|Flea Market Disston Backsaw in need of a little TLC|
A while back I made a flip statement on Twitter that I was having a good time cutting dovetails in the shop that day. Shannon Rodgers of The Renaissance Woodworker Hand Tool School answered and teased that I should try cutting them in white oak and then decide if I was having fun. Right away I felt compelled to check over my entire shop to see where the spy cameras had been installed, because I was cutting them in white oak that day, and I was having a tougher time of it than usual. Now I stood at the workbench at Bad Axe Headquarters and that exchange came back to me as I was plowing thorough 6/4 white oak to an inch or more depth in 5 to 6 strokes. When I was done cutting four or five cuts I absentmindedly rubbed my fingers over the backside of the cuts, certainly expecting there to be tear out. After feeling for it I had to hang my head over the board to look and see, There was some small amount of tear out but hardly enough to think abouut much less mention.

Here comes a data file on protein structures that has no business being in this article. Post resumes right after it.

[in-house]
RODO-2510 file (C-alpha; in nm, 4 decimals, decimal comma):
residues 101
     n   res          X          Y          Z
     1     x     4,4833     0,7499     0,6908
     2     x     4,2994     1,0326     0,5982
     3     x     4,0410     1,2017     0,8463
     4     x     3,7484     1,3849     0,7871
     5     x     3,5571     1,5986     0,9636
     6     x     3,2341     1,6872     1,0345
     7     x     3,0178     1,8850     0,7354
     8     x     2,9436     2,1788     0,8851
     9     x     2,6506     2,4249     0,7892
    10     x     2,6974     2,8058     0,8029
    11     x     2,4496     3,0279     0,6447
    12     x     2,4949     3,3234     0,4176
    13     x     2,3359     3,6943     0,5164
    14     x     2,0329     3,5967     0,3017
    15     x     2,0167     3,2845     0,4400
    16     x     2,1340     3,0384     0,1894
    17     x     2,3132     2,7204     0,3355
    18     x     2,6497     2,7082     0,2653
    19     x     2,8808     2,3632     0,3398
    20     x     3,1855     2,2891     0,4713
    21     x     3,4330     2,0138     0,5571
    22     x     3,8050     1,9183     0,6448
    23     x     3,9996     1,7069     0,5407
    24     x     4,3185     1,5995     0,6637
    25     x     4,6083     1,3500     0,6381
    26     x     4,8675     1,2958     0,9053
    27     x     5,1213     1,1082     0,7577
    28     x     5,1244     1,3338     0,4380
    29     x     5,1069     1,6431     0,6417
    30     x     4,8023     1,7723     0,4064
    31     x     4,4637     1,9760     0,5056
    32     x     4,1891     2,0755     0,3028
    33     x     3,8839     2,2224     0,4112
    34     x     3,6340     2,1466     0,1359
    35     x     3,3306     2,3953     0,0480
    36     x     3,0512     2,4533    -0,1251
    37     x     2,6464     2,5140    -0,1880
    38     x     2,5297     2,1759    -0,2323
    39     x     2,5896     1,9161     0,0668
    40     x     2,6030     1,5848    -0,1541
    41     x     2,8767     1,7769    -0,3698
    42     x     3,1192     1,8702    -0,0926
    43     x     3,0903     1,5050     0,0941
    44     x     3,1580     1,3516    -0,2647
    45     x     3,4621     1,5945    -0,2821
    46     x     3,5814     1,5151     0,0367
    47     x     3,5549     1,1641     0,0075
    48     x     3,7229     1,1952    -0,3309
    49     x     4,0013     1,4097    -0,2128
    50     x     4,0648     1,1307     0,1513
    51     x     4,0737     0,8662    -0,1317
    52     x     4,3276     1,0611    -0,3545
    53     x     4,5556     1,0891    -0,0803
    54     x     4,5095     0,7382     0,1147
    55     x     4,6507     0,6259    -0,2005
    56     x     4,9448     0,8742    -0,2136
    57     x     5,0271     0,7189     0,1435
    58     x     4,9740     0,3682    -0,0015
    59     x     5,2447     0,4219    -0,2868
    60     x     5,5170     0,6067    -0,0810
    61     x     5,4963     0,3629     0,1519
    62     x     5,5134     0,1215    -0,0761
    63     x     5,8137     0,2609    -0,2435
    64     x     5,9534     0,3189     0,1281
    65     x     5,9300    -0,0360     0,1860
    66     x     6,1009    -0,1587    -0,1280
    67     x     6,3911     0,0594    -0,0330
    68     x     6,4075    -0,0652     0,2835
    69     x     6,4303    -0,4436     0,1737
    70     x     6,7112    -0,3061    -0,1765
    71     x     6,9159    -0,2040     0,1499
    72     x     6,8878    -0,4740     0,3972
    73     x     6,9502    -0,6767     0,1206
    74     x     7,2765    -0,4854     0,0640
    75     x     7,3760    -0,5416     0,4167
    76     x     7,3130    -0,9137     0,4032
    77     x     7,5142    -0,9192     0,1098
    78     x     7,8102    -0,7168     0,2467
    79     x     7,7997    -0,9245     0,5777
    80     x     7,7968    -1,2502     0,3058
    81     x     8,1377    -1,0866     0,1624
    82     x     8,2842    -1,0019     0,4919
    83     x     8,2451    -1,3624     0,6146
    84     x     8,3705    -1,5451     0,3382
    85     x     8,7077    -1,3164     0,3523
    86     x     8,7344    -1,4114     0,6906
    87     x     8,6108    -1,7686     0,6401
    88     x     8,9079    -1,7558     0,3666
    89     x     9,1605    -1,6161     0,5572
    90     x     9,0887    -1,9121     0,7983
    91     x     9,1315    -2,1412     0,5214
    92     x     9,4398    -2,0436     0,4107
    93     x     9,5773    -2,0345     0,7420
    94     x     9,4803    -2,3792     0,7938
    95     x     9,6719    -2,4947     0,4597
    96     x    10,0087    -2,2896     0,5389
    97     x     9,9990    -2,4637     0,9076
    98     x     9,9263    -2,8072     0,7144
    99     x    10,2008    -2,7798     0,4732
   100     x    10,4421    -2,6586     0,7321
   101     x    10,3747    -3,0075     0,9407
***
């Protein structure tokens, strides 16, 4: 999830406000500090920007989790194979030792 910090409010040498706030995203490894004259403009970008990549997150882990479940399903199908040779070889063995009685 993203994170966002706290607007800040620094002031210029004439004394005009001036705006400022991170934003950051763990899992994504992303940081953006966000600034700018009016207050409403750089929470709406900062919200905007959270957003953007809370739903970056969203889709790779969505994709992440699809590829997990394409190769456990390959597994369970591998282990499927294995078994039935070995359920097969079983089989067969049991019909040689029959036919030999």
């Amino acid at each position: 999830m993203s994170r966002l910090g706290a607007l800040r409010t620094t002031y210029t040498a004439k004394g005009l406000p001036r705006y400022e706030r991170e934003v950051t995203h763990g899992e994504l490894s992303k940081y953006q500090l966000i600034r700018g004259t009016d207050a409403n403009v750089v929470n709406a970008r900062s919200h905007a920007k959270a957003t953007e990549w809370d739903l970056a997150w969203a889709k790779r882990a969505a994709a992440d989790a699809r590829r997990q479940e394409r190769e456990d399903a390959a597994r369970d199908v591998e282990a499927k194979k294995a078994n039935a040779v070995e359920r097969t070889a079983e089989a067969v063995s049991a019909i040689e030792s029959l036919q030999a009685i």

|Down in Mark's Saw Dungeon Giving "Wyatt Earp" a workout.|
“That’s a very fine toothline.” I said.
Mark nodded “Yup, 16 ppi.” He answered.
“I've got to admit,” I said, “I’ve owned high ppi saws before and I don’t use them because they don’t work very well.”
“Well, that is something I worried about,” He admitted, “But give it a try and tell me what you think”